(ABC4) – For each of its 44 years to date – with the exception of those interrupted by COVID – the Sundance Film Festival has always been held in Utah. Originally debuting in 1978 in Salt Lake City, the premier independent film festival moved to its current home, Park City, in 1981.

When the festival first began – under the name Utah/US Film Festival – the goal of the annual gathering was to attract more filmmakers to the state. The Sundance Institute took over management in 1994, and the festival was renamed to pay homage to institute founder Robert Redford’s character in 1969’s Butch Cassidy and the Sundance Kid, which was filmed in Utah.

Though Sundance certainly does its part to pay homage to Utah – largely by generating revenue in the state and providing discounted opportunities for residents to experience the festival – there’s been a shift from the original goal of promoting film in the Beehive State to a larger goal of championing independent film projects worldwide.

Even so, the festival has habitually featured work filmed in Utah. In the past, we’ve seen commercially successful films like Ari Aster’s horror flick, Hereditary, which premiered at the 2018 Sundance and was filmed in Park City, in addition tomore avant-garde picks, like SLC Punk!, which was shot in Salt Lake City and had its Sundance debut in 1999. Utah has also been picked as the filming site for Sundance films featuring notable celebrities, like 2007’s Dark Matter, which stars Meryl Streep and was filmed in Salt Lake City.

Many Utah landmarks – like the Bonneville Salt Flats, Stansbury Island, and Knolls Recreation area, have also appeared in Sundance films. Some of our state’s smaller towns have also gotten a taste of the limelight, with Ogden, Eden, and Kanosh all getting their 15 minutes of Sundance fame.

Normally, watching a film shot in Utah during the Sundance festival is exciting because of the festival’s historic location. Even viewers who aren’t from the state can perhaps spot some local landmarks they’ve traversed during their travels. But even with this year’s shift to virtual, the festival is continuing their ‘filmed in Utah’ tradition. In 2022, James Ponsoldt’s Summering adds to the list of Utah-filmed Sundance picks.

“We filmed it in the great state of Utah in the summer of 2021 while there were fires burning in surrounding states and there were temperatures up to 105 degrees,” Ponsoldt said with a laugh as he introduced the film during its virtual Sundance premiere. “So the idea of premiering it in the heart of winter in Park City and Salt Lake City means the world to us.”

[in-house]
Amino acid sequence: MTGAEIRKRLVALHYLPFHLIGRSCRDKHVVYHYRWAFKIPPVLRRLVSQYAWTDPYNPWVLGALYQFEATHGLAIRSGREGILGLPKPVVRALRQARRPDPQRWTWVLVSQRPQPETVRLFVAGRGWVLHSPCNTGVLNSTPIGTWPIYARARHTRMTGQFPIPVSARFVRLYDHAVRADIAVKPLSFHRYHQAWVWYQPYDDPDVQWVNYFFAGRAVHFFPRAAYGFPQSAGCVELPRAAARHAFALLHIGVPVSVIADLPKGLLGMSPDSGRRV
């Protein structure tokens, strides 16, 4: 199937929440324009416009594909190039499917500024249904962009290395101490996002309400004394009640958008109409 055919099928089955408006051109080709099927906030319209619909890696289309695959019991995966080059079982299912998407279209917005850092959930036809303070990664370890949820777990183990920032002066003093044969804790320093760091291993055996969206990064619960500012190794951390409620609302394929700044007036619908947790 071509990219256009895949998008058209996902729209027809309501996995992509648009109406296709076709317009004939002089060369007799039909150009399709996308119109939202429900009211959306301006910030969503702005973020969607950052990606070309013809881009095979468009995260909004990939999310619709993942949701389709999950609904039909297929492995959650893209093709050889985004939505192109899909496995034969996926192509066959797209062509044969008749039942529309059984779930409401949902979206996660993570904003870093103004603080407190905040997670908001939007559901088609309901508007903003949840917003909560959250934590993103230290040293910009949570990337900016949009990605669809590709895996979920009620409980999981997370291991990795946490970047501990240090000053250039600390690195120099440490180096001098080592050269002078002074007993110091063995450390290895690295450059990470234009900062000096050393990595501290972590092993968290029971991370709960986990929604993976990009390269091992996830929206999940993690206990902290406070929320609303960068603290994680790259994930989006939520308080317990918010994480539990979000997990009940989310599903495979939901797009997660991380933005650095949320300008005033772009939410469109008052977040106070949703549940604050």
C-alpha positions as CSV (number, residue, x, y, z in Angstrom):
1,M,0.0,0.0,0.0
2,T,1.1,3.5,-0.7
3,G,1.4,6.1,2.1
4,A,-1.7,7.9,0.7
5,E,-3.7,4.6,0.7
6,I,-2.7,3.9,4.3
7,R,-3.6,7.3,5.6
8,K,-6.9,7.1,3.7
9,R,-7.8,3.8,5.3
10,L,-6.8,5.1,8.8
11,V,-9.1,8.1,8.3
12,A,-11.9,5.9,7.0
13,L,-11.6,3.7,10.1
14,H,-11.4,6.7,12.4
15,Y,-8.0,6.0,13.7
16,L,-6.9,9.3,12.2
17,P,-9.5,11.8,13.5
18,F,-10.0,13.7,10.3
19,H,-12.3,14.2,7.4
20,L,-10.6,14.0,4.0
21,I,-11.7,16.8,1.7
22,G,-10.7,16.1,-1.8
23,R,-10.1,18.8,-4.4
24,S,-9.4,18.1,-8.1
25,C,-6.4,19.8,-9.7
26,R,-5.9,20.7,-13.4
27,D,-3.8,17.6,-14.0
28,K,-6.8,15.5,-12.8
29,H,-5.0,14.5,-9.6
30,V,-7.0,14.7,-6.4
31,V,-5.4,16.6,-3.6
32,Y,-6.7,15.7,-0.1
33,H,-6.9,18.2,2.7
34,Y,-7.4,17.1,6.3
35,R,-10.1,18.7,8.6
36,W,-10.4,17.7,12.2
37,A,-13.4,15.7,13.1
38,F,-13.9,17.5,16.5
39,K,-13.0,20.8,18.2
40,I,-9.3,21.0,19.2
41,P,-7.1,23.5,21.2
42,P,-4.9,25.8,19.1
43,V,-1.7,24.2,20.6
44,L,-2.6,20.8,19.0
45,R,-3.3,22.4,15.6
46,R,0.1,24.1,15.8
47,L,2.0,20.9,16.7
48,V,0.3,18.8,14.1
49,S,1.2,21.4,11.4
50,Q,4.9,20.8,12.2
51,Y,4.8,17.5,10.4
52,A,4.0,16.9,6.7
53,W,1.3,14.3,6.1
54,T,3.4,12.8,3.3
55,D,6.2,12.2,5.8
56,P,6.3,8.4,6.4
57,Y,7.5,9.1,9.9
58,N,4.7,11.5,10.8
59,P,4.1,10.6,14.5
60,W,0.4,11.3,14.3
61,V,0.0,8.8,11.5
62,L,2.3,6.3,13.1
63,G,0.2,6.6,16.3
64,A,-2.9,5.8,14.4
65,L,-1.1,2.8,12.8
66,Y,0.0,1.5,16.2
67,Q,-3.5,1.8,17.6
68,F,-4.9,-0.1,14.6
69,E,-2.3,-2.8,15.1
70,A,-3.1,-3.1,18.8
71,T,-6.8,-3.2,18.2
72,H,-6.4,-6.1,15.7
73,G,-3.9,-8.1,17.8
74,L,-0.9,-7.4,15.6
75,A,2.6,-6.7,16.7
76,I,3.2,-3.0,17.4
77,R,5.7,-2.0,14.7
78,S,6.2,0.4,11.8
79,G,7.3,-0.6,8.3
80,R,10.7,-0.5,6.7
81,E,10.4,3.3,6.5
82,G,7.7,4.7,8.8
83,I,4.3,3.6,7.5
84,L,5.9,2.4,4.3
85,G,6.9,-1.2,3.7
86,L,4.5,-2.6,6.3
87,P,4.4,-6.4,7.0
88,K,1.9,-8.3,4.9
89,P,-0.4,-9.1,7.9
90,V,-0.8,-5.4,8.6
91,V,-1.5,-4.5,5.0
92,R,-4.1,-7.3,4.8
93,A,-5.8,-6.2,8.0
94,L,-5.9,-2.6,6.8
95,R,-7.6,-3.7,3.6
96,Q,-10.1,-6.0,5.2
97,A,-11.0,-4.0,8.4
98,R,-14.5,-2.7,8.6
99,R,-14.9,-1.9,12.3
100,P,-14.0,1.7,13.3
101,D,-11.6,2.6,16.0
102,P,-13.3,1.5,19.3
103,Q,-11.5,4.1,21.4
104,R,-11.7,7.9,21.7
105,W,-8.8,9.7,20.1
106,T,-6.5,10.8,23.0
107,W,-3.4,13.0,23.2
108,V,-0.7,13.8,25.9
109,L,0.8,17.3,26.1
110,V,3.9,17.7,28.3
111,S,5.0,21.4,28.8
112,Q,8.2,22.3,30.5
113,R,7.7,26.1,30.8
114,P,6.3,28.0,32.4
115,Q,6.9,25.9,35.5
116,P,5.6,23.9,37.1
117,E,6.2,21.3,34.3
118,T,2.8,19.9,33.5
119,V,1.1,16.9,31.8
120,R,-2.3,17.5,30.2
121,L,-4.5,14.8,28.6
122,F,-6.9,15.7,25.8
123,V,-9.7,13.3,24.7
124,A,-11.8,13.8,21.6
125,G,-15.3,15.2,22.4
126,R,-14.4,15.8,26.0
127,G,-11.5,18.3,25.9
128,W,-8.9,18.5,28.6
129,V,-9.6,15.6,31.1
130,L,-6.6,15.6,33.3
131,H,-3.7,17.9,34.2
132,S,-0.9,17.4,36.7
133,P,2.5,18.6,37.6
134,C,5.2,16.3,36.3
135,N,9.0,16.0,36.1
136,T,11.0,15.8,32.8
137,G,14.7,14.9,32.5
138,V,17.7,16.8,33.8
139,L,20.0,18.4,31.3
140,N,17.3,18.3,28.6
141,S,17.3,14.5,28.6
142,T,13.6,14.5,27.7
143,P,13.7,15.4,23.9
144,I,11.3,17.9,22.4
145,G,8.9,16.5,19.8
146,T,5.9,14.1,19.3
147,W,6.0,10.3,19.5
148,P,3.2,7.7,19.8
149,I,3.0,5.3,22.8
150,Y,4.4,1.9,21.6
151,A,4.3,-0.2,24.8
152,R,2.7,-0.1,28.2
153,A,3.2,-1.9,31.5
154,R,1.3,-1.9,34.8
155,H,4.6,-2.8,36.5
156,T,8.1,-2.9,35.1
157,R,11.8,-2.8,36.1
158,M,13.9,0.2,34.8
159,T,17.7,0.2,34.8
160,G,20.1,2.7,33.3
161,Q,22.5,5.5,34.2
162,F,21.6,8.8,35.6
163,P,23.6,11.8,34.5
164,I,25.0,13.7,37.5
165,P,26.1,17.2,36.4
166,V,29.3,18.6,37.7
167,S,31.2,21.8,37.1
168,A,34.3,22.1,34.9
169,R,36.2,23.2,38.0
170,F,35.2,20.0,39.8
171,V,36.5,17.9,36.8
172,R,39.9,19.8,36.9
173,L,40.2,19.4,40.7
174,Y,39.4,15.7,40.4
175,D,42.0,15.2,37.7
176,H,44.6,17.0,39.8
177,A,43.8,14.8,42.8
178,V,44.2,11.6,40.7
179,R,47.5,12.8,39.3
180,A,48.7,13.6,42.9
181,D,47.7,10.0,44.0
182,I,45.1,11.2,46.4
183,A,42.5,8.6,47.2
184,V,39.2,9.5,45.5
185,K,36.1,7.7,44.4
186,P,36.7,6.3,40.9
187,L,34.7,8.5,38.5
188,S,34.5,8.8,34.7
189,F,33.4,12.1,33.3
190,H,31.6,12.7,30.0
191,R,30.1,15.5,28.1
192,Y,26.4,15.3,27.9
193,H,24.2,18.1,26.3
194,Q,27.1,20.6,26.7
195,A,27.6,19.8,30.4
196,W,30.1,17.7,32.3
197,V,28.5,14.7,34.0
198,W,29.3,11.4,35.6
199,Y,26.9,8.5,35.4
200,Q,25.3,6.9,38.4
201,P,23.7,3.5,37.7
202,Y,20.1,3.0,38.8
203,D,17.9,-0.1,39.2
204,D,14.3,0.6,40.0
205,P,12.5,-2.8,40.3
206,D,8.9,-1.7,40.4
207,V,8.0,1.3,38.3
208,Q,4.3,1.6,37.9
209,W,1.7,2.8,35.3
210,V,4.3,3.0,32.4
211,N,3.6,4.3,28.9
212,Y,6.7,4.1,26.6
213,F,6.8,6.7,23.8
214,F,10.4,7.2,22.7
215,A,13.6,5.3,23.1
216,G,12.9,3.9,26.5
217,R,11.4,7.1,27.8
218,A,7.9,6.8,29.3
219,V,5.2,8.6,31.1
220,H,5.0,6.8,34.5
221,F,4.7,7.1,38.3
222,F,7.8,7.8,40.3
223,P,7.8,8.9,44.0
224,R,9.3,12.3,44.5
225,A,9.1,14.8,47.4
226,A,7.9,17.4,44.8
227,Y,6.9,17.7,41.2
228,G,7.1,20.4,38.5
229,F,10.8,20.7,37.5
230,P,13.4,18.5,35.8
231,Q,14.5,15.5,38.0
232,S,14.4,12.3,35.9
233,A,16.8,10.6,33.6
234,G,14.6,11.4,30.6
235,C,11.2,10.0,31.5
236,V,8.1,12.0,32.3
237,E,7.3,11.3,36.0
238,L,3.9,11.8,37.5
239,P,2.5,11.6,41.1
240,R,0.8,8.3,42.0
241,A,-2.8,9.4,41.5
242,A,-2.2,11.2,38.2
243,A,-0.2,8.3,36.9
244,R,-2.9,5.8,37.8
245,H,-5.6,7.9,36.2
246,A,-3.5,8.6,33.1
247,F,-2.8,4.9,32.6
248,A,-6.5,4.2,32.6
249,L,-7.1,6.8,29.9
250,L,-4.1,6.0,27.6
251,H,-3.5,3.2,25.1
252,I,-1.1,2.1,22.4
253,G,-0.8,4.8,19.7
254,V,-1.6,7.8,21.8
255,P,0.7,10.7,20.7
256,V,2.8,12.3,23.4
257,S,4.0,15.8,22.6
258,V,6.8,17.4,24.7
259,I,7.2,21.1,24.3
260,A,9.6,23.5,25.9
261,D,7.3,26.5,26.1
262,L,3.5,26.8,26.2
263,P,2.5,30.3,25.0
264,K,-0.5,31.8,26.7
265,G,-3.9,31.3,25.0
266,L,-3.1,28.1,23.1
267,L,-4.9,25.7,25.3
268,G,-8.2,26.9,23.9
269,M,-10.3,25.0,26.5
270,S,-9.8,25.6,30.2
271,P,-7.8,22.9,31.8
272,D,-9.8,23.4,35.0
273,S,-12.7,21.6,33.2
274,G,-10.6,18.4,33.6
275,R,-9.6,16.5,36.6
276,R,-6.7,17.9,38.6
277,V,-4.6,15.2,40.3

The film follows four young teenage girls in the final weekend before they part ways to attend separate middle schools. Ponsoldt’s coming-of-age story starts off innocently enough, with the girls traipsing through the forest on the way to pay respects to “Terabithia,” a tree they have decorated with various childhood tokens and talismans. The story takes a darker turn, however, when the girls discover the body of an apparent suicide victim near their private hangout.

Instead of calling their parents or the police, the girls decide to play Nancy Drew and try to learn about the man. Along the way, their journey brings them the expected trouble, scares, and arguments, but also brings about laughs, tears, and moments of heartwarming joy, ultimately weaving together a story of four young women on the brink of growing up.

Summering is filmed entirely in Midvale, with scenes taking place in residential neighborhoods and various downtown shops, even specifically highlighting one Midvale business, M&C Burger.

The Sundance debut of Summering comes in the midst of negotiations to increase statewide incentives that encourage films to be shot in our state. According to Jeff Johnson, president of the Motion Picture Association of Utah, each dollar spent on filming in Utah puts seven dollars back into our state economy. This can make a huge difference for local film professionals as well as for the communities in which the filming takes place – especially for smaller towns that don’t perhaps see as much natural cashflow.

Even though Utah has a deep film history – think The Sandlot, High School Musical, Pirates of the Caribbean: At World’s End, and others – recently TV shows like Yellowstone and even BYUtv’s Dwight in Shining Armor – have switched filming locations due to larger incentives in other states.

Luckily, a bill proposed during the current legislative session would amend the state’s film incentive policy in hopes of enticing filmmakers to consider Utah once again.

And hopefully Summering can also be a first step to regenerating film buzz in our state, too.  

Austin Facer contributed reporting to this article.